The heat damage patterns on the rear hatch corresponded closely with the location of the fuel pump and separated hose inside the engine compartment. The layout of the fire suppression system was such that this area, low down in the compartment and partially beneath overhanging components, was largely protected from the fire suppression system discharge. This indicated that, although the automatic fire detection and suppression had operated correctly, it was unable to extinguish the burning completely and when the system was depleted the fire was able to grow again unchecked.
The detached alloy filter housing recovered by the site personnel had two fracture surfaces. One of these was relatively clean and bright, while the other was heavily sooted and had a more weathered appearance. There was an area of melting to the casting which had a screw thread imprint, consistent with resting on the starter cable terminal while being heated.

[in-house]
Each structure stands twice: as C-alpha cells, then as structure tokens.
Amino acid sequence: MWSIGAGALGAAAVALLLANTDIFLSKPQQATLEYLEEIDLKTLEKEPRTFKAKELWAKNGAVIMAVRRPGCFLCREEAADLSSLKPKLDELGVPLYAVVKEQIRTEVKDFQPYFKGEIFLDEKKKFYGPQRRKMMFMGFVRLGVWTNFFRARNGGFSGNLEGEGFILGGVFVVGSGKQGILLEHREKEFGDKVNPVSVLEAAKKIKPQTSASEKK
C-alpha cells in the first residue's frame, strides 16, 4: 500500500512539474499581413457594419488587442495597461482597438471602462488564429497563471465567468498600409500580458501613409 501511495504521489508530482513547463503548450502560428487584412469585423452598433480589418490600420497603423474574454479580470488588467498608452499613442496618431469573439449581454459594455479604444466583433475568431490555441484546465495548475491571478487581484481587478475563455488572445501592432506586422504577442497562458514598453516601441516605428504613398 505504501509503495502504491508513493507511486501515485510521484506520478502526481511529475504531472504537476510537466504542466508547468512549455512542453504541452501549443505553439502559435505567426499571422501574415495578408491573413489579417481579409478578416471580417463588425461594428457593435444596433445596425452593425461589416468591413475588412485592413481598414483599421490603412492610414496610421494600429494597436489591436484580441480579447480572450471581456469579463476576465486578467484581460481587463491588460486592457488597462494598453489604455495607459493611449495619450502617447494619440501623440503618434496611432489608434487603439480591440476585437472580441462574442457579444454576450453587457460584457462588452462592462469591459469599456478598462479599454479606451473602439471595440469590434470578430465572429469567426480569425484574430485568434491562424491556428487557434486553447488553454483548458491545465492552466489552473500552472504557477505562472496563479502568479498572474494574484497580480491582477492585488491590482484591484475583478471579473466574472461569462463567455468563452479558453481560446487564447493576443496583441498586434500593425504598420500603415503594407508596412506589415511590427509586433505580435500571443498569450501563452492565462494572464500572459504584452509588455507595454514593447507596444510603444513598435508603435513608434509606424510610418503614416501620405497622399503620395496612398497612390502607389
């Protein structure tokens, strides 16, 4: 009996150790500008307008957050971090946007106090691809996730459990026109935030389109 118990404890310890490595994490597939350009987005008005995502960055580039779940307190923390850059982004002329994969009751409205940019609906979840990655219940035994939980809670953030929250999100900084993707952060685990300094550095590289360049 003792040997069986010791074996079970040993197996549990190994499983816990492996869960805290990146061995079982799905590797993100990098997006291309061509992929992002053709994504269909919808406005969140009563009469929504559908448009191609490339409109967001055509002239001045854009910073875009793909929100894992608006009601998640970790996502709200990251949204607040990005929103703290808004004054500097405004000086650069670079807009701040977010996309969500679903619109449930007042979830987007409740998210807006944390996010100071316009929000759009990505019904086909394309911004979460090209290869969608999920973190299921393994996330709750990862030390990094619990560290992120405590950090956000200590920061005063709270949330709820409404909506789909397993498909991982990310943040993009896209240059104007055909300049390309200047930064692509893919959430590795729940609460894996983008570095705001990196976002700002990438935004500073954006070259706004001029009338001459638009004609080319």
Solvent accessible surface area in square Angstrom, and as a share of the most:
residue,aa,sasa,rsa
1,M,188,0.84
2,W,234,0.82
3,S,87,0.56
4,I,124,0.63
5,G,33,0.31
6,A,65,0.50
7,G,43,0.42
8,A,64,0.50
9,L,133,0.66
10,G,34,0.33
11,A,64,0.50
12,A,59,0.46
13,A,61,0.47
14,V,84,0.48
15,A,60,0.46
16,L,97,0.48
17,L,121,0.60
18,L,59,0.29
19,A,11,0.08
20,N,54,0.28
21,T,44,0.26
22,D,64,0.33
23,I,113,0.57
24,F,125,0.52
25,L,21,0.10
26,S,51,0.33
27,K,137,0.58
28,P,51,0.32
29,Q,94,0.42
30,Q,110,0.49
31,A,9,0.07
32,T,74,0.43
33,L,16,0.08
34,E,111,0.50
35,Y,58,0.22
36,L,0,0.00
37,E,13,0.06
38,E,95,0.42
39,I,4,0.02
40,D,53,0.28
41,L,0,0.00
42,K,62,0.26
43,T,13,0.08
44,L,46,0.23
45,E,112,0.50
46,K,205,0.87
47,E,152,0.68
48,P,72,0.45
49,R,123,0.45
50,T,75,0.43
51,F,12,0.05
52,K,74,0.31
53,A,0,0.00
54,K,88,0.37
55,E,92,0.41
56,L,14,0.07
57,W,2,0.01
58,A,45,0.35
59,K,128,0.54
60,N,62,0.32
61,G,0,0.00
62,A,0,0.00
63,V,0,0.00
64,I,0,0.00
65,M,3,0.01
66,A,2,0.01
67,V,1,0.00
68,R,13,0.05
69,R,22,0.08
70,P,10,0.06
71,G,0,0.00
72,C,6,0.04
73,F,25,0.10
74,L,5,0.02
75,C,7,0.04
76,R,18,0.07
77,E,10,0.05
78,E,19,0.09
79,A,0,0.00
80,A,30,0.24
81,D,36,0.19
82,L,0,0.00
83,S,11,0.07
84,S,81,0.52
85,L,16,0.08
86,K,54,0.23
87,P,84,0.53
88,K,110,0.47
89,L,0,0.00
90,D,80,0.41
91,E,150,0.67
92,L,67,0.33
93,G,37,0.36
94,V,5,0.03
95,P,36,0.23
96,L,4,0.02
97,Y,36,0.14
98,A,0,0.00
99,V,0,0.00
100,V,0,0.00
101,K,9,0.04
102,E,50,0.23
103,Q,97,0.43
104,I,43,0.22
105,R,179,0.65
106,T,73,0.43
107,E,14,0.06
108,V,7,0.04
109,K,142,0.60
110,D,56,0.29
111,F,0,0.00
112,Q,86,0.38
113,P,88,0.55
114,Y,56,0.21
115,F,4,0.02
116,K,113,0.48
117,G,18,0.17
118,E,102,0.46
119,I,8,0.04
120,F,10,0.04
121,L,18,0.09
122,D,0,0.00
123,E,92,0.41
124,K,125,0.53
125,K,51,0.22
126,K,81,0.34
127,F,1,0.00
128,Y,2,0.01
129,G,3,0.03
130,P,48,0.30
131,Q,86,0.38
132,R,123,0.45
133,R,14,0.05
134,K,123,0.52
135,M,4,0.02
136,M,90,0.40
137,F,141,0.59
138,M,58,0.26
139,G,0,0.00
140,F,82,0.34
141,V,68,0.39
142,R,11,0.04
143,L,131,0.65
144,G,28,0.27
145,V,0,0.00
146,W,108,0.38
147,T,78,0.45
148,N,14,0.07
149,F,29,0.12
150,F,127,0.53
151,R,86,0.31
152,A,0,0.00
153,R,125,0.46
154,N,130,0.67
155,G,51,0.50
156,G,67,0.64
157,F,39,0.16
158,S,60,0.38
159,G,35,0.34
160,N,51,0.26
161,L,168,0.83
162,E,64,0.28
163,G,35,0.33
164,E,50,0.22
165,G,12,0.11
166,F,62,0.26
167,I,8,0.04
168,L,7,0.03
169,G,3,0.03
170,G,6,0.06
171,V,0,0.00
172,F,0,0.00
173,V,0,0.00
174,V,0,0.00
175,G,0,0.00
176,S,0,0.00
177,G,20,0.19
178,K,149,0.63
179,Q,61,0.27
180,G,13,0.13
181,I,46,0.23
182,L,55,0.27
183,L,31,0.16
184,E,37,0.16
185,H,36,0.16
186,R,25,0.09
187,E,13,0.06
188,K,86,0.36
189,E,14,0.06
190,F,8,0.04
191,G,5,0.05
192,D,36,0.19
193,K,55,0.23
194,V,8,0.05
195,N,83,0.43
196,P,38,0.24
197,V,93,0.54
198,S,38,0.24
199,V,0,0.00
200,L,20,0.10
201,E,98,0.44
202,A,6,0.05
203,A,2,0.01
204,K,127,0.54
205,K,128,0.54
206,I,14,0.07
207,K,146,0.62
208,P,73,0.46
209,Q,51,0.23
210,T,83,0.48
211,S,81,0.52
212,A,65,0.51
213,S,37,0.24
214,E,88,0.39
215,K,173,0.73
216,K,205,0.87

The filter housing was compared with an intact one in place on the undamaged machine, and the relative positions of the incoming and outgoing fuel hoses was noted. The intact alloy housing was mounted to its steel bracket by bolts and washers through two cast lugs. These lugs were missing from the damaged housing and corresponded to the two fracture surfaces.
The fuel filter housing was subjected to specialist mechanical and metallurgical examination. This confirmed that the casting had suffered fractures adjacent to each of the mounting lugs. The first fractured lug on the inboard side of the housing occurred cold and therefore pre-dated the fire, while the second on the outboard side occurred during heating.